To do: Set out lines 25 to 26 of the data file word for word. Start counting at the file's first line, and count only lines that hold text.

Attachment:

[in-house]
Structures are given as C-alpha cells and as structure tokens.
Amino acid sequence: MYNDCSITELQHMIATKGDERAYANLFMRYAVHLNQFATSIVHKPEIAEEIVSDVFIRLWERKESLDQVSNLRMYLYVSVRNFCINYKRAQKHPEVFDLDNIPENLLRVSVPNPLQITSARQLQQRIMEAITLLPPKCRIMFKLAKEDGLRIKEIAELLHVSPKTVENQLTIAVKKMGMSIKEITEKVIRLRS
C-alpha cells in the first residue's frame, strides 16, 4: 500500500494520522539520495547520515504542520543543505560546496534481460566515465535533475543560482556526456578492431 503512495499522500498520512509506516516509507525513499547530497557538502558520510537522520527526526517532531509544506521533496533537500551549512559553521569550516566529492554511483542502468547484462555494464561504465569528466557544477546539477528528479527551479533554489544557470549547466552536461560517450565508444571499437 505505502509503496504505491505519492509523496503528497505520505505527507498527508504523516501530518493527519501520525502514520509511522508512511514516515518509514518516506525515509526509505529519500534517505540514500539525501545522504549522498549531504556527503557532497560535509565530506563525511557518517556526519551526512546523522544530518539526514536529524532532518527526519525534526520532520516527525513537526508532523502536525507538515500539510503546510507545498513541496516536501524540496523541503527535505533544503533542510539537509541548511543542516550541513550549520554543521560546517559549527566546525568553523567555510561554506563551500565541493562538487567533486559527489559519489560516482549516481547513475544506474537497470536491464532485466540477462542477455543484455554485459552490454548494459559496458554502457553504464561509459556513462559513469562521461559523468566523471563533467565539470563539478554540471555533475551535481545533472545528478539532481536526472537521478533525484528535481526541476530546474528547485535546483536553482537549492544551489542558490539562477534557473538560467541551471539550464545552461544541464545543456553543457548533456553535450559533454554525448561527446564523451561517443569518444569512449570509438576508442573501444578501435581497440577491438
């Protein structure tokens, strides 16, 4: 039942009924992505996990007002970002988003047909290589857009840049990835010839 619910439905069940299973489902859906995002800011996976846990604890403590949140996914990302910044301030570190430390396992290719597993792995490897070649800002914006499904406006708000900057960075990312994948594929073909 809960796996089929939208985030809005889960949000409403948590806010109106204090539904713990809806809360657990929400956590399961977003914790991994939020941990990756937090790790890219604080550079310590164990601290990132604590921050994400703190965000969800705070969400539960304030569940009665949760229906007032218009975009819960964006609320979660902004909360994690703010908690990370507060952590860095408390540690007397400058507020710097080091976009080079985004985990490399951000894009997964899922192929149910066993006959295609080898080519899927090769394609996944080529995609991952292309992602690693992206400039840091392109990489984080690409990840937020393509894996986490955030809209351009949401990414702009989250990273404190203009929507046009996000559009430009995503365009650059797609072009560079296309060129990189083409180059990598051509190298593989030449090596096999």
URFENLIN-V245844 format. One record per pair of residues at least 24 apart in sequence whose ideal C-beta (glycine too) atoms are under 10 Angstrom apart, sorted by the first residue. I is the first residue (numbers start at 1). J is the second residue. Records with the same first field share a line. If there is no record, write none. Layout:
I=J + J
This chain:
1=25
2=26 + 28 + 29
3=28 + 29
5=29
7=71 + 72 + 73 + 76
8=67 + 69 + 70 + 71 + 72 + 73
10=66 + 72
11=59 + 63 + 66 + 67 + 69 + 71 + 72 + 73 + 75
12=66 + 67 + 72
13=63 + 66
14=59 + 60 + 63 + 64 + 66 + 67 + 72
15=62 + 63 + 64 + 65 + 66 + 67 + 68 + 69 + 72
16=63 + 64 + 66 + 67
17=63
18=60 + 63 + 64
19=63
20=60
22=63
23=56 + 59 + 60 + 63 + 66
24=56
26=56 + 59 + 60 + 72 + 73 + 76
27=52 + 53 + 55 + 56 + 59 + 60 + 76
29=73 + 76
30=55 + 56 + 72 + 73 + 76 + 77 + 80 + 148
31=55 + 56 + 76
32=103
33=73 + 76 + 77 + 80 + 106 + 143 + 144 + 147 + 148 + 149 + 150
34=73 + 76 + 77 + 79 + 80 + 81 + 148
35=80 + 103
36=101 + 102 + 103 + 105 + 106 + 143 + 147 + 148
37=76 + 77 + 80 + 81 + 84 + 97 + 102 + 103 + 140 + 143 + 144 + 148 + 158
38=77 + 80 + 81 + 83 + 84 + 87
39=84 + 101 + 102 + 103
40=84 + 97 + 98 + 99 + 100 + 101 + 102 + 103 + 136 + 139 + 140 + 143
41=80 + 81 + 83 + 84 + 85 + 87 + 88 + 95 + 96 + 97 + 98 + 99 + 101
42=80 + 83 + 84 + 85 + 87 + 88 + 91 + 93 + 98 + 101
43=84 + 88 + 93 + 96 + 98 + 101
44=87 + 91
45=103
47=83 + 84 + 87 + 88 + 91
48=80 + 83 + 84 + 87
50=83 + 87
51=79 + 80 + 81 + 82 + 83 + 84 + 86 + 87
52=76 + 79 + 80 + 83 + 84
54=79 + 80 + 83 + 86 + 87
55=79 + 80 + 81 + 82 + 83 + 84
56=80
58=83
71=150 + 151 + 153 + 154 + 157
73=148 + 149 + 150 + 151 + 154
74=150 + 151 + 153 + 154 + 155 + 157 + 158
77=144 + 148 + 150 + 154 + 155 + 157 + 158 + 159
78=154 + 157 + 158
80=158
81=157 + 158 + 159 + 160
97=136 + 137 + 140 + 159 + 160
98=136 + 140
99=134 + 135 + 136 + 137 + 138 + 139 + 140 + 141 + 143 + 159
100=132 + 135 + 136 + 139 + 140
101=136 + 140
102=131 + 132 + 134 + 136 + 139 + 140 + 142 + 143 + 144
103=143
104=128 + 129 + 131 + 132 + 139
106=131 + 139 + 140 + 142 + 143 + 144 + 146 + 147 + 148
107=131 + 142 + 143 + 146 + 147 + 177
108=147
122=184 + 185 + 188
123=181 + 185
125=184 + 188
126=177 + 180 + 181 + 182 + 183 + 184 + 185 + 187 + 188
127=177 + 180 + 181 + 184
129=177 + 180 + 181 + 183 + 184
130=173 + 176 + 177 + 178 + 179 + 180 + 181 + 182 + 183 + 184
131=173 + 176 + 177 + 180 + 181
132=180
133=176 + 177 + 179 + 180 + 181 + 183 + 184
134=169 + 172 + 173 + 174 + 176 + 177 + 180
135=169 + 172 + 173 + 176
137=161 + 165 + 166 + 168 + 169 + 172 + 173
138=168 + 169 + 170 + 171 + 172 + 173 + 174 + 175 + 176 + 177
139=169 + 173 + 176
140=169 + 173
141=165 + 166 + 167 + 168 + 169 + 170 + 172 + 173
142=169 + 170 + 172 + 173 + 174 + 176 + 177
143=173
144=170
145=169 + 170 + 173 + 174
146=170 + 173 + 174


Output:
20=60
22=63